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North Hills Monthly

Bringing Home Baby: Safe Landings Program Helps Parents Prepare

Oct 30, 2015 03:06PM ● By Jennifer Monahan

Gen and Kenny Morgan with Bill Humes

Welcoming a baby is a uniquely thrilling, joyful and sometimes terrifying experience for new parents. Through its Safe Landings Program, Cranberry Township’s Emergency Medical Service (EMS) has pioneered a creative approach to helping expectant parents ensure that their children come home to the safest possible environment.

“We would much rather come into your home for a program like this one than come there on an emergency call for an injury that could have been prevented,” explained Ted Fessides, deputy chief of Cranberry Township EMS.

According to Fessides, EMS calls that involve young people usually involve preventable injuries. The goal of Safe Landings is to teach parents—in their own homes—how to create a safe environment.

The program takes four hours, and covers car seat safety and CPR instruction; technicians also perform a walk-through of the home to examine potential safety hazards and conduct a crib check. Participants may invite family, friends and potential caregivers to attend. The cost is $150, but Cranberry EMS has partnered with Highmark, which reimburses its members for the full cost of the program. Through a generous donation from ALCOA, the Safe Landings team is also currently able to offer the program at no charge to low-income families. Cranberry Township’s EMS technicians will travel up to 30 miles outside of Cranberry to offer the course.

Dr. Joseph Aracri, chair of pediatrics for Allegheny Health Network, lauds the program as a win-win endeavor because it both decreases parental anxiety about having a newborn and also helps to ensure that infants will go home to a safe setting.

Expectant mom Aubrey Rader of Harmony initially learned about Safe Landings because she contacted Cranberry EMS to do a car seat check. When Fessides offered her this more comprehensive option, Rader enthusiastically responded. “It was easy to set up,” she noted. “They came on a Sunday. The EMS technician arrived with a printed agenda for the course, a huge check-list for the car seats, and four or five CPR dummies, including infants.” Rader’s group included her husband Joshua, himself a firefighter, as well as various family members.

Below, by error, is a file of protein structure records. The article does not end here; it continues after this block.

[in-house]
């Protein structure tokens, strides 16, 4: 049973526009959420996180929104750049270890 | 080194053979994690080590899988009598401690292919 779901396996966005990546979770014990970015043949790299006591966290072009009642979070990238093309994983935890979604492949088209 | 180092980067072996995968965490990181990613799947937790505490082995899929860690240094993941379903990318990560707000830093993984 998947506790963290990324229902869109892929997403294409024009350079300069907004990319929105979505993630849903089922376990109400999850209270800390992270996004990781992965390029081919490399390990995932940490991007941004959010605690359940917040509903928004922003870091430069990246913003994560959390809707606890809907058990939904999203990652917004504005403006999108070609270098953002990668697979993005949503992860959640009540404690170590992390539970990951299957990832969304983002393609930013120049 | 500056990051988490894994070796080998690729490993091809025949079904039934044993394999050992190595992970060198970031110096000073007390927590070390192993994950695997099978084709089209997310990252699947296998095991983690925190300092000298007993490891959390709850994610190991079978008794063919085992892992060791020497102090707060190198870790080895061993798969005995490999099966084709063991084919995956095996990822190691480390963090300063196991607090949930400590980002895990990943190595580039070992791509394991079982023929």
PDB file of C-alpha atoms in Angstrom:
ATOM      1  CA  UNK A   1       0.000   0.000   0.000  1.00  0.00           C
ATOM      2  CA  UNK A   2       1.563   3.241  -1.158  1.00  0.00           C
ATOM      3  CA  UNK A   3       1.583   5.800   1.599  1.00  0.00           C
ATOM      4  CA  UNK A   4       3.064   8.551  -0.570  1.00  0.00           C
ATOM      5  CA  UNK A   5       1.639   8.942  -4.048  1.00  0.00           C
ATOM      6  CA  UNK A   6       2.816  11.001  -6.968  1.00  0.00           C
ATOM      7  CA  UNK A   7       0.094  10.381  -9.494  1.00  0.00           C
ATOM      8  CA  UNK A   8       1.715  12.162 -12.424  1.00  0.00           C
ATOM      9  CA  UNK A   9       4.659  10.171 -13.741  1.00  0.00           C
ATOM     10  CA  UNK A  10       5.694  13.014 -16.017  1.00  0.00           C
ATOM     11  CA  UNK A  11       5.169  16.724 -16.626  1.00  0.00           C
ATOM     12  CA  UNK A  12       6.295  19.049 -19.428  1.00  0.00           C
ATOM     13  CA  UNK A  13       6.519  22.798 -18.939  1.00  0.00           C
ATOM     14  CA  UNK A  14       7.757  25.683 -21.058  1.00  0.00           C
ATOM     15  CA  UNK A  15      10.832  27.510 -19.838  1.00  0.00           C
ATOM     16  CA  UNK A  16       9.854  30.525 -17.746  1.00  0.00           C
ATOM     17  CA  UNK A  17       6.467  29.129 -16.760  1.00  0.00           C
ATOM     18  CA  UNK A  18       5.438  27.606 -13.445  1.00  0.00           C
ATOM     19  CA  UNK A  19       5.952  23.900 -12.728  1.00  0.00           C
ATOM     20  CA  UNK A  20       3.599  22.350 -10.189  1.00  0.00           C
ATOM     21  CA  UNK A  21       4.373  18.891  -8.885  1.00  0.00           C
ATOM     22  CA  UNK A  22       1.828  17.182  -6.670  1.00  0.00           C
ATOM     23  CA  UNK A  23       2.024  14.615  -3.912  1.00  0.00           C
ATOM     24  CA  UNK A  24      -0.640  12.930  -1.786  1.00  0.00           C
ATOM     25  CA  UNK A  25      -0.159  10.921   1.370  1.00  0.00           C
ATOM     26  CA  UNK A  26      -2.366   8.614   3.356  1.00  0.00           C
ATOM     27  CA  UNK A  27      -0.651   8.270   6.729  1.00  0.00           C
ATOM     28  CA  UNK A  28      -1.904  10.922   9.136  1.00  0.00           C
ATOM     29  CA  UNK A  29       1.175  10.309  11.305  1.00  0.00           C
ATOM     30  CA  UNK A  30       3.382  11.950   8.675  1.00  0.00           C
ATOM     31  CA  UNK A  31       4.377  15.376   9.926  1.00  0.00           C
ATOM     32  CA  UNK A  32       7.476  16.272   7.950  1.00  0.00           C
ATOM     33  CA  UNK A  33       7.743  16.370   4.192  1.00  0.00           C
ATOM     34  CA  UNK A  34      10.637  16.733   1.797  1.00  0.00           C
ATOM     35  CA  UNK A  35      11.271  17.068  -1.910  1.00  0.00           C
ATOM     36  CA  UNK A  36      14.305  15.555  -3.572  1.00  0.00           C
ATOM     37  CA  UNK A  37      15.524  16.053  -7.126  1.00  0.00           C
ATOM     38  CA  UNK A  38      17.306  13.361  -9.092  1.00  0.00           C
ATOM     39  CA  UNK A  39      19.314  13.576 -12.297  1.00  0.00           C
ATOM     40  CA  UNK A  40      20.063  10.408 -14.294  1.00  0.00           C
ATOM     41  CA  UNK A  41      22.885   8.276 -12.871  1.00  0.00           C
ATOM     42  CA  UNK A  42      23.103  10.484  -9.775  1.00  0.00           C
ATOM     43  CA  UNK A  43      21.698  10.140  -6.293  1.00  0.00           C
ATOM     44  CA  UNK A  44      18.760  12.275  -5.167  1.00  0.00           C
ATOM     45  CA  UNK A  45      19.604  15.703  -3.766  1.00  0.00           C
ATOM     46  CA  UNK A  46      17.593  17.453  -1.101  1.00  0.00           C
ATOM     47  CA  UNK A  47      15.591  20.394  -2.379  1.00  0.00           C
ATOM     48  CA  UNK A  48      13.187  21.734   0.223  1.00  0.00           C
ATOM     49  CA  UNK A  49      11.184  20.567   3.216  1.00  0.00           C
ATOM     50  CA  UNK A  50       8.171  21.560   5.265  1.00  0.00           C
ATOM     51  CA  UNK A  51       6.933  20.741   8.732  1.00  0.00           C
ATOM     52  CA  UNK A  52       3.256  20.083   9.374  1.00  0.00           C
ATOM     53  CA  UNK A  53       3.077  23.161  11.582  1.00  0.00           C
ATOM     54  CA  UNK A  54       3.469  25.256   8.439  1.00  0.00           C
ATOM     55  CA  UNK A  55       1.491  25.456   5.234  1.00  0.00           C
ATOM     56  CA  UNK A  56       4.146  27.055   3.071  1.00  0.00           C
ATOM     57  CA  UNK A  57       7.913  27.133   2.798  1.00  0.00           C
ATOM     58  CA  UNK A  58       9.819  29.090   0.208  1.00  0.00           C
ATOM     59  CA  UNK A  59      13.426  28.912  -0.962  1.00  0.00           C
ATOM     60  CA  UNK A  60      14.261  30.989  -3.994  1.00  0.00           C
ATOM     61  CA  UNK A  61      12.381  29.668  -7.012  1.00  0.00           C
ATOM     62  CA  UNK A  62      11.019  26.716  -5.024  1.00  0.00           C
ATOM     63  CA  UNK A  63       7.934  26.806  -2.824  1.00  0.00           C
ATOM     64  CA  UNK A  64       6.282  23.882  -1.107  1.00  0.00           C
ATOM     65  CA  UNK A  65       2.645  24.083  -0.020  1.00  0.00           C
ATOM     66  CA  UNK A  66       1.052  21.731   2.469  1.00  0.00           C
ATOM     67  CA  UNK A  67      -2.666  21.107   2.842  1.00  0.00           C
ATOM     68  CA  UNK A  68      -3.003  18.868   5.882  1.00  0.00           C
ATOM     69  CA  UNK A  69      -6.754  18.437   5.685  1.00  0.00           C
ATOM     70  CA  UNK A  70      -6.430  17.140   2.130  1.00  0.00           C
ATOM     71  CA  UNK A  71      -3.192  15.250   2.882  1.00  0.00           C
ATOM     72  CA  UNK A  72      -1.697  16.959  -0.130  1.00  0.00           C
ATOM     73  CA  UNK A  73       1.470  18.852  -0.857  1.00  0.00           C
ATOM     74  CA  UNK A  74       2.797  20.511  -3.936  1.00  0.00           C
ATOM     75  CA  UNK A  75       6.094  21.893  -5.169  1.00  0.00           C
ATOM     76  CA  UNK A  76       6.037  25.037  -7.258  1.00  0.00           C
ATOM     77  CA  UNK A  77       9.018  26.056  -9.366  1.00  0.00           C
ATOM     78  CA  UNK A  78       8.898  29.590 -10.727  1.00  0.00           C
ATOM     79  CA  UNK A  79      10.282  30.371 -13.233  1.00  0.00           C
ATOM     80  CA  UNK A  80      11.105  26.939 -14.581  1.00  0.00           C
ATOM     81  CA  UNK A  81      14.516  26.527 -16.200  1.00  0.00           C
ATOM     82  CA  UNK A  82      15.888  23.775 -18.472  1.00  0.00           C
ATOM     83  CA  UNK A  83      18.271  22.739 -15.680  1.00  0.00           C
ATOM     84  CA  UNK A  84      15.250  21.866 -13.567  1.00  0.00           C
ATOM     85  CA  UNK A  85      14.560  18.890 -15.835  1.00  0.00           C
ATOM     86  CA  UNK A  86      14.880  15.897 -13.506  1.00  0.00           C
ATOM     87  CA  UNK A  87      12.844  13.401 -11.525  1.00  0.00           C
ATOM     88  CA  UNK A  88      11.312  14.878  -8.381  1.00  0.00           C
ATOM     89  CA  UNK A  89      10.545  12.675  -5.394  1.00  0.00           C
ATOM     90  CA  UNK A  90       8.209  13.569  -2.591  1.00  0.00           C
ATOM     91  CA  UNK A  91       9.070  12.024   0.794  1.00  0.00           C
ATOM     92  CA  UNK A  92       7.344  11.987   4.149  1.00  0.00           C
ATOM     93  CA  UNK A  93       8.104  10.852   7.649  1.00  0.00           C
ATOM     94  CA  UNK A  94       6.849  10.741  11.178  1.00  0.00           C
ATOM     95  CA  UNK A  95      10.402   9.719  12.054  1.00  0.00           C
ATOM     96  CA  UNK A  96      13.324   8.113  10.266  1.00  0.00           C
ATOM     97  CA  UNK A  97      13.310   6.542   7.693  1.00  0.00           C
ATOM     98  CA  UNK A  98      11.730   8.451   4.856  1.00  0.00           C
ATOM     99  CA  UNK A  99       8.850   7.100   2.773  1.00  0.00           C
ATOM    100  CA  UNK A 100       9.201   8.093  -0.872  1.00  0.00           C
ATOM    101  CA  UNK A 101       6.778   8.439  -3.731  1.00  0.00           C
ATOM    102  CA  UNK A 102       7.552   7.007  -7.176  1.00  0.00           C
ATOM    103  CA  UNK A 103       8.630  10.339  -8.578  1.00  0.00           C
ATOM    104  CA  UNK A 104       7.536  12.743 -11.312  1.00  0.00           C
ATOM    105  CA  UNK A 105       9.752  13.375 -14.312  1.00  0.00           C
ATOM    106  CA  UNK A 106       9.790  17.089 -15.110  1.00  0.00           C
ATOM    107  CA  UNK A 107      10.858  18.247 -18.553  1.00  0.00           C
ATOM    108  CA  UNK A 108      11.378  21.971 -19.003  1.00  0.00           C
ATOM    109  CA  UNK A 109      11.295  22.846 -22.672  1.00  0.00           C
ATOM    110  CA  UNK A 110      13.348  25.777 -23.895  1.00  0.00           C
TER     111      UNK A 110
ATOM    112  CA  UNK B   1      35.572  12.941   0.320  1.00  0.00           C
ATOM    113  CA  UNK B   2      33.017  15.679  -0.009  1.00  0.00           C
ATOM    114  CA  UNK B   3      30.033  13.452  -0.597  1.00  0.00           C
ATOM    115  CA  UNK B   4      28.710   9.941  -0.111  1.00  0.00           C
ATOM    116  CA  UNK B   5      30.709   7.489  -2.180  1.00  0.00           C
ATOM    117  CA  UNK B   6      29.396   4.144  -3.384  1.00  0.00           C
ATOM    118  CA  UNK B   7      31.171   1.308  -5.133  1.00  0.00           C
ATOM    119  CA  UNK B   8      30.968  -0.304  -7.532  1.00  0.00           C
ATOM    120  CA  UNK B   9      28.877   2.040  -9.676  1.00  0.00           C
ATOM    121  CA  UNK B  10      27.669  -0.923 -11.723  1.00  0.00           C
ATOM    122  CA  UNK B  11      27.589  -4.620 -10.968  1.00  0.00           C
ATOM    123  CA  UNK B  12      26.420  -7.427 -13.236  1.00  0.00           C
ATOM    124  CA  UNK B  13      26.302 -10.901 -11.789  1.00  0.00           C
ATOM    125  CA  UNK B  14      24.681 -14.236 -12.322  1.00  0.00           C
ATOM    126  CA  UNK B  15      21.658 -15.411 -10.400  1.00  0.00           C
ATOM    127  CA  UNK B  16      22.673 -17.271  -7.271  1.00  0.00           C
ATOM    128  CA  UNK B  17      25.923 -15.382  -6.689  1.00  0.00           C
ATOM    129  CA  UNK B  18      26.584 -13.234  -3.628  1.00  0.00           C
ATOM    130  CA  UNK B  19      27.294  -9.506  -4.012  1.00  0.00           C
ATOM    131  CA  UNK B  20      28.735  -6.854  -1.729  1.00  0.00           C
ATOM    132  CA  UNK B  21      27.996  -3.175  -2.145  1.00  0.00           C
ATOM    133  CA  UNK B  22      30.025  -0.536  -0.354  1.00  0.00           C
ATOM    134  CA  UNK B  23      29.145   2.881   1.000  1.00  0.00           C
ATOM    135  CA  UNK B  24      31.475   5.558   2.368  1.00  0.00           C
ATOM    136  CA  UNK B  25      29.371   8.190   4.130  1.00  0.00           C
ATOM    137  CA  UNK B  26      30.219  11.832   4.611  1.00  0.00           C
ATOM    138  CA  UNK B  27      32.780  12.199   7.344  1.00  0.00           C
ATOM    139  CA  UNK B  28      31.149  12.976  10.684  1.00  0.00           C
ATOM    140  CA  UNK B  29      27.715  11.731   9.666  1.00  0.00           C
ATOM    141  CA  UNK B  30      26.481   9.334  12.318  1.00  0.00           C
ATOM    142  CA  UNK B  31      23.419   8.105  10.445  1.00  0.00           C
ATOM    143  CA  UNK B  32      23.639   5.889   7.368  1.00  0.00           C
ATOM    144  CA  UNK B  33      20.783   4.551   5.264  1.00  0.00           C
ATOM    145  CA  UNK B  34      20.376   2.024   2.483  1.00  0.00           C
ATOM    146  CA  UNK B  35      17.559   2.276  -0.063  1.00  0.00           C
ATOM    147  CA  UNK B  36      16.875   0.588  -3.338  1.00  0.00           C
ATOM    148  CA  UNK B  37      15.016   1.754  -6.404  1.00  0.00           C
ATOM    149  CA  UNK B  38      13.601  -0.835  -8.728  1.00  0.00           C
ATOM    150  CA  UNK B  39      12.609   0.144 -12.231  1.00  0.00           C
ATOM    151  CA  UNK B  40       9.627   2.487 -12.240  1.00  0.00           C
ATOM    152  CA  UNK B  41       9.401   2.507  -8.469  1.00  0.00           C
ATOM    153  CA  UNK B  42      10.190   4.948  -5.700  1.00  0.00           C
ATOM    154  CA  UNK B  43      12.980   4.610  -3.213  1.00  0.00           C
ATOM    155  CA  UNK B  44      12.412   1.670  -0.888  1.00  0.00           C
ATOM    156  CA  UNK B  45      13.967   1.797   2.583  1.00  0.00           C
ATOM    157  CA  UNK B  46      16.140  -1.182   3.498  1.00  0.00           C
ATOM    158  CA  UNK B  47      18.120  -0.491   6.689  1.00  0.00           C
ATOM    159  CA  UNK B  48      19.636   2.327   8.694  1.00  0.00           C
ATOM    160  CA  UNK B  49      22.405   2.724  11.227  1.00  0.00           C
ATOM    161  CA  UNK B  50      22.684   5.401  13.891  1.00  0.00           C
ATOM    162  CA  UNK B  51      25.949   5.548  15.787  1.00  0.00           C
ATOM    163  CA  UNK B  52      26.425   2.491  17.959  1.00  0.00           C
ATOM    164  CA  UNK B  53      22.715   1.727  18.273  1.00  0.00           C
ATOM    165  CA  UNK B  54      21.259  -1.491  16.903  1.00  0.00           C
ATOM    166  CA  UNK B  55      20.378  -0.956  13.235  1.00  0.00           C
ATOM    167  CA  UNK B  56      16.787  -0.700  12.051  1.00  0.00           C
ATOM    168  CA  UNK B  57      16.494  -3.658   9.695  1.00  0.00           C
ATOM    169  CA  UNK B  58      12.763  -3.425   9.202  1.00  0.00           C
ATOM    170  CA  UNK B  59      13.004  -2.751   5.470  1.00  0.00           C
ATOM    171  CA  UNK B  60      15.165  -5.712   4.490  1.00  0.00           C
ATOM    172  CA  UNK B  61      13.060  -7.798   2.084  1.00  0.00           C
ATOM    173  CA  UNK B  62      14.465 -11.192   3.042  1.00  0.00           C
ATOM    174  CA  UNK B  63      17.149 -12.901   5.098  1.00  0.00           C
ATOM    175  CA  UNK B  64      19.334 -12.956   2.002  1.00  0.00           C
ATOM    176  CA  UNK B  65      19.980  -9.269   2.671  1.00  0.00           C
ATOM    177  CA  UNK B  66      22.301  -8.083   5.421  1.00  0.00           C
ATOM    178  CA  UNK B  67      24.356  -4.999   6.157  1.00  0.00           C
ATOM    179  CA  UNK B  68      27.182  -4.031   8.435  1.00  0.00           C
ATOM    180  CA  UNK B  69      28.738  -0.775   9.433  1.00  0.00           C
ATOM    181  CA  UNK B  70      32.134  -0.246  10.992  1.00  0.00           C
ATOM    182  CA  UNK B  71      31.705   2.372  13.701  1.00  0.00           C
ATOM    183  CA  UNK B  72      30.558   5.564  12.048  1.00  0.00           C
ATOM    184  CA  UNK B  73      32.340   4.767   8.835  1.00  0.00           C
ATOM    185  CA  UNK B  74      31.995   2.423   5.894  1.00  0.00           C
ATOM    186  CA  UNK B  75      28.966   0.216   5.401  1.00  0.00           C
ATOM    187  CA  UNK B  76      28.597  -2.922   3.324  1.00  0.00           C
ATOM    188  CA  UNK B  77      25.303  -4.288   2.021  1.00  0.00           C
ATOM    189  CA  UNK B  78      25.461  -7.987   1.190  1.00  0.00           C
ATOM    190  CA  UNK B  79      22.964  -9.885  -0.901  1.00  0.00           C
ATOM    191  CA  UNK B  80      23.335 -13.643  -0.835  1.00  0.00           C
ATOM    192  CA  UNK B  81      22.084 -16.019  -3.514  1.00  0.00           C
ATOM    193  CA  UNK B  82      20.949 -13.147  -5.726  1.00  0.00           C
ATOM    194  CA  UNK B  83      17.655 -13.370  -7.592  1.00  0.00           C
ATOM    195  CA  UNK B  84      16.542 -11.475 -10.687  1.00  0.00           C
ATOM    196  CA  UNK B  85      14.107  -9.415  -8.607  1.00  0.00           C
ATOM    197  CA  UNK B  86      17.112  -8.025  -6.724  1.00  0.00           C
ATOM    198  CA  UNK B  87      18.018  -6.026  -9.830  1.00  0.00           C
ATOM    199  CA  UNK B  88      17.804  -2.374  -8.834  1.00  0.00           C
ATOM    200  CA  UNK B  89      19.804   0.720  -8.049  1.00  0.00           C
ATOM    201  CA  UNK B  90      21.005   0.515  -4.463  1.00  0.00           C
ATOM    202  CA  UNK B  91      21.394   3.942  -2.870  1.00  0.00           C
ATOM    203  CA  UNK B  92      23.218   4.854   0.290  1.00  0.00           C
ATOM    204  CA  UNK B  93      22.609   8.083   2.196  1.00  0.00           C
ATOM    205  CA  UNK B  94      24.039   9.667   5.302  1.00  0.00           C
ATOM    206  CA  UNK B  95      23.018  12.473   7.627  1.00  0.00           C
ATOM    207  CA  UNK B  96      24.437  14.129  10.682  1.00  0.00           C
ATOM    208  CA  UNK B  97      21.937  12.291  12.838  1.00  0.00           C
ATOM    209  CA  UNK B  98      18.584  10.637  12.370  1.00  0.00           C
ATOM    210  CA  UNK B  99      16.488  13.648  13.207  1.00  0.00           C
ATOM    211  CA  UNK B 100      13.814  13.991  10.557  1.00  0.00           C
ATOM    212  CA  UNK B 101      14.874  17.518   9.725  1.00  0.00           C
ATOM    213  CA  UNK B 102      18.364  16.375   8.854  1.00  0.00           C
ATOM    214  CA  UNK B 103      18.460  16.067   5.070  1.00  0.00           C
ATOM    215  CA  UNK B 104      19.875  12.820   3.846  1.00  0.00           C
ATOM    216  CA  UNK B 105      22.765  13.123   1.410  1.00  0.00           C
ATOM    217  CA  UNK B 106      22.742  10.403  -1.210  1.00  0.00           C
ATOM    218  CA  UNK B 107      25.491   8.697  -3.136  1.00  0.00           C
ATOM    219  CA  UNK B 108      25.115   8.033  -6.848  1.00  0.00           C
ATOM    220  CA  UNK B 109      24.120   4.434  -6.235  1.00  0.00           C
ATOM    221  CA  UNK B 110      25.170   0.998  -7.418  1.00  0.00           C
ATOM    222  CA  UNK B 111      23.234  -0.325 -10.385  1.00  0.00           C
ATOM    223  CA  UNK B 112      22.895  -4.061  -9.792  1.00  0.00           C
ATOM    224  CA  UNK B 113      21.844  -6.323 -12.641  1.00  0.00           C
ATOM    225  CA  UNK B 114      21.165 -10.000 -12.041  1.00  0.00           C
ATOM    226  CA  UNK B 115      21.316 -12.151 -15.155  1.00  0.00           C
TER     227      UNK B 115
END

“Everyone commented that they’d learned something, even though we’d all had CPR training before,” she added.

Rader believes that having the program in the family’s home is beneficial, though she was understandably a bit nervous about having a professional come through her home to spot safety hazards. “I knew they’d find things,” Rader explained, “but I’d rather know about it so I can address it. It’s better in the long run.”

Cranberry residents Kenny and Gen Morgan share that philosophy. “We want to protect our family, so we are glad for any recommendations to prevent potential hazards,” said Kenny Morgan.

Both Fessides and Aracri agree that the home visit is an essential component of the program. “We bring the education to you,” said Fessides. “It’s one thing to give out a list of potential safety issues, but it’s a lot easier to have our guys go through your house and show you.”

According to Fessides, most people learn something new during the on-site visit. Both Rader and Morgan noted that they were surprised during the car seat checks when EMS technicians recommended against having mirrors or toys attached to car seats. “Any place that sells baby gear, you’ll see mirrors and pull toys. We were excited to get them as gifts. But they said that if you’re in an accident and the mirror or toy flies off, it could land on the baby,” said Morgan. “That really stood out to me.”

Rader was struck by how many potential hazards that Teak Baker, EMS paramedic crew chief, showed her existed in her home. “Teak talked to us about securing heavy furniture to the wall so that it couldn’t fall on a toddler trying to climb it, and about safety covers on the knobs on our gas stove,” she explained.

Technicians try to address as many potential dangers as possible. “It was really interesting to hear about all of the preventative steps for SIDS,” noted Gen Morgan, adding that Bill Humes, EMS paramedic crew chief, even did a crib safety check. Humes examined the firmness of the mattress and taught the Morgans what to look for to create a safe sleep environment.

Fessides explained that Cranberry EMS seeks advice from pediatricians and Cribs for Kids (an organization for safe sleep education) to teach its technicians what to look for. “We want to connect with experts,” he noted, adding that the program’s effectiveness relies on getting the most up-to-date safety information available.

Aracri has seen too many preventable injuries bring infants and children to his attention, and he supports the program whole heartedly. “It is the best money that you can spend in preventing injury to your child,” he said. 

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